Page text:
Thanks to new grant funding from the Appalachian Regional Commission and Community Foundation of Western North Carolina, says BRNHA Executive Director Angie Chandler, counties in WNC’s High Country are next on the list for craft tourism development and its projected economic benefits.
Organizers reflect on the highs and lows as they consider planning for future events.
“Many artists, creatives, musicians and performers are leaving due to the rapidly increasing cost of living, putting Asheville’s culture at risk,” says Stephanie Moore of the Center for Craft, Creativity and Design. Despite a flurry of concern and initiative, local leaders and developers are finding that providing affordable living and working space for the area’s working artists remains a difficult challenge as property values and rents continue to climb in the city.
More than 30 bands on three stages plus classes covering everything from aquaponics to regenerative agriculture practices are on the schedule for the three-day festival.
The musical shares the story of misfit refugees and performers who band together for survival in a war-torn world.
The questionnaire will advise the city on which updates and renovations of the Thomas Wolfe Auditorium best serve community needs. Once the survey is completed, Earl Swensson Associates Architects will draft programming and conceptual designs for the building.
Formerly known as the Tunnel Art Project, the over 250-foot mural occupies a real working tunnel connecting two main buildings of the Charles George VA Medical Center. Lead artist Jim Stilwell draws inspiration from the hospital’s residents and visitors.
From a chocolate-making class to a drag show brunch, the Asheville area has plenty of ways to make Mother’s Day exciting.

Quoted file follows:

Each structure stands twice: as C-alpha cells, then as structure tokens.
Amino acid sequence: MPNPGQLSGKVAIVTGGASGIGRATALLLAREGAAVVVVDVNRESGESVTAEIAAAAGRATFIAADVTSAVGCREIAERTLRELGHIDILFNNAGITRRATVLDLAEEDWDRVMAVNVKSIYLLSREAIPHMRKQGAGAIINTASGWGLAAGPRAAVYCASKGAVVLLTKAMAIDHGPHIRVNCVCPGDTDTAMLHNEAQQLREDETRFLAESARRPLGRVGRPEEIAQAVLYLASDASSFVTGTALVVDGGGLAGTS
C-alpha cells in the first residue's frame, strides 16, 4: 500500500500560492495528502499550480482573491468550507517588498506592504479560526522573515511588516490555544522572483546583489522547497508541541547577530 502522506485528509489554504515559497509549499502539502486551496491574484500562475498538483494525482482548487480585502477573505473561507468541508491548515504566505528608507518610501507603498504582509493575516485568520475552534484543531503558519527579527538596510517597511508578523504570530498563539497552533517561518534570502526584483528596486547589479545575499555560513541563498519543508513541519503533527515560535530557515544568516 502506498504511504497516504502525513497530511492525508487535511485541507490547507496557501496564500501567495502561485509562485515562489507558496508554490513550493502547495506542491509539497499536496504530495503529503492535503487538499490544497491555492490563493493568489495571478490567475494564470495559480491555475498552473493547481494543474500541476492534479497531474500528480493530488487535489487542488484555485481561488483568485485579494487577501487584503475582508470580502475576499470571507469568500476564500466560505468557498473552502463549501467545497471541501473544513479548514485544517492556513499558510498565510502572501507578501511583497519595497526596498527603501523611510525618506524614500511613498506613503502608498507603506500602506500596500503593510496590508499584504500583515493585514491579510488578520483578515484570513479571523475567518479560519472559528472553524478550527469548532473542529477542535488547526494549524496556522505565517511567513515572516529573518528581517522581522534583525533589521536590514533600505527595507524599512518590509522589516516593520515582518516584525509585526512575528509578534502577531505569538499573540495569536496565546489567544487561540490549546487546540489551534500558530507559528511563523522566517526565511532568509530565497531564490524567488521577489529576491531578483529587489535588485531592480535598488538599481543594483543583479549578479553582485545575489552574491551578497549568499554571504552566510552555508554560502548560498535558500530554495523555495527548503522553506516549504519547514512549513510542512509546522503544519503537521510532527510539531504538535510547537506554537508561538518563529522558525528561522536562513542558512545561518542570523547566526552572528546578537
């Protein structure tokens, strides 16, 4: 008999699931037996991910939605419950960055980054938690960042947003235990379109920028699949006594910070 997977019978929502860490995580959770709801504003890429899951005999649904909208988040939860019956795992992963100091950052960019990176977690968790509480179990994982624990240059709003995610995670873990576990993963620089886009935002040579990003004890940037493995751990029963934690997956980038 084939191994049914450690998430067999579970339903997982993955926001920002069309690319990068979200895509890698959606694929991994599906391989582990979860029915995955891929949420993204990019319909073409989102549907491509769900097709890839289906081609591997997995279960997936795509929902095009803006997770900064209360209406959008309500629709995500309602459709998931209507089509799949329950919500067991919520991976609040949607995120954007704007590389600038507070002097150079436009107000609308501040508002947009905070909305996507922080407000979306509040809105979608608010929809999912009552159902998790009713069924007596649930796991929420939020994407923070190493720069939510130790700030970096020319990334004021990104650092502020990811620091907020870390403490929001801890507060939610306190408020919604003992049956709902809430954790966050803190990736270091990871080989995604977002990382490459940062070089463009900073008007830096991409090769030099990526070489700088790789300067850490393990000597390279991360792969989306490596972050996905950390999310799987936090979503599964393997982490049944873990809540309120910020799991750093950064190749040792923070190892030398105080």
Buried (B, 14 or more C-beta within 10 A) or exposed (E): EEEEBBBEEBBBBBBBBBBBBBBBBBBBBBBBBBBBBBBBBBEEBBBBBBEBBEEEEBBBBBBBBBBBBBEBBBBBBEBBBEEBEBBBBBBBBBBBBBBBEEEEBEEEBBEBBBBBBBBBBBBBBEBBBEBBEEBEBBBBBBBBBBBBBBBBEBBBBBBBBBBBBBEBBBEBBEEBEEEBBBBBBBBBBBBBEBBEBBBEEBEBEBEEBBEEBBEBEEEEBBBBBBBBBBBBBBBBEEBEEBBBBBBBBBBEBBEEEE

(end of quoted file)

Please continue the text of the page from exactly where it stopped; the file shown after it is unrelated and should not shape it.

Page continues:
Along with more than 150 traditional workshops and seminars, six keynote speakers and hundreds of exhibitors, this year’s fair now features hands-on and extended workshops that dig deeper into an array of topics selected by the magazine’s editorial team.
Chef Dan Silo opens Sawhorse on New Leicester Highway. Also: Cider, Wine and Dine weekend returns to Henderson County; Azalea Bistro launches in Saluda; Community Table hosts its latest Empty Bowl fundraiser for MANNA FoodBank and more local food news.
On Friday, April 26, Goodwill hosts its fifth annual Color Me Goodwill upcycled fashion show at The Orange Peel. The following evening, Saturday, April 27, Asheville GreenWorks kicks off its second Environmental Awards and Trashion Show at the DoubleTree by Hilton Asheville-Biltmore.
“Culture is the closest to my heart,” says Fleming, who plays steel guitar, of activities at the second biennial Get Off the Grid Fest . “The best way to build the culture of a community is through music and dance, and we have an incredibly strong line-up. It’s an empowering and joyful event.”
Artists who show up on a regular basis have the opportunity to sell their creations at the Mending Art showcases and keep 100 percent of the profits.
Willey says people started gravitating to the project as soon as he started to work. “I’d turn around as I was painting, and there’d be a grandfather and a young girl with face piercings that didn’t know each other until they started talking about bees,” he says. “There was this connection that was happening.”
La Danza del Sur, coming up on Saturday, April 6, at The Mothlight, will be the largest Noche LatinX event to date, with a bigger venue and regional talent.
Chef and author Susi Gott Séguret invites a poet, a painter, an instrument builder and a chef to consider the meaning of appetite and offers guidance on preparing a spring risotto.
Sixteen Asheville-area startups will receive intensive personalized support from Venture Asheville as part of the entrepreneurship initiative’s Elevate program. Local business owners will be paired with successful company founders, executives and functional experts to help work through the challenges and opportunities of business growth.
Paul Heumiller, owner of Dream Guitars in Weaverville, will be the featured presenter at the Jan. 14 meeting.
Curious about holiday markets? Check out these pop-ups planned around Asheville.
DJs Alexis Wardlaw and Elizabeth Lashay Garland have connected artists, activists and audiences. They are providing spaces for mutual support, both on the air and off. The goal is for increased synergy and visibility of black culture in Asheville.
Local brewery representatives and artists discuss the creative designs on their bottles and cans.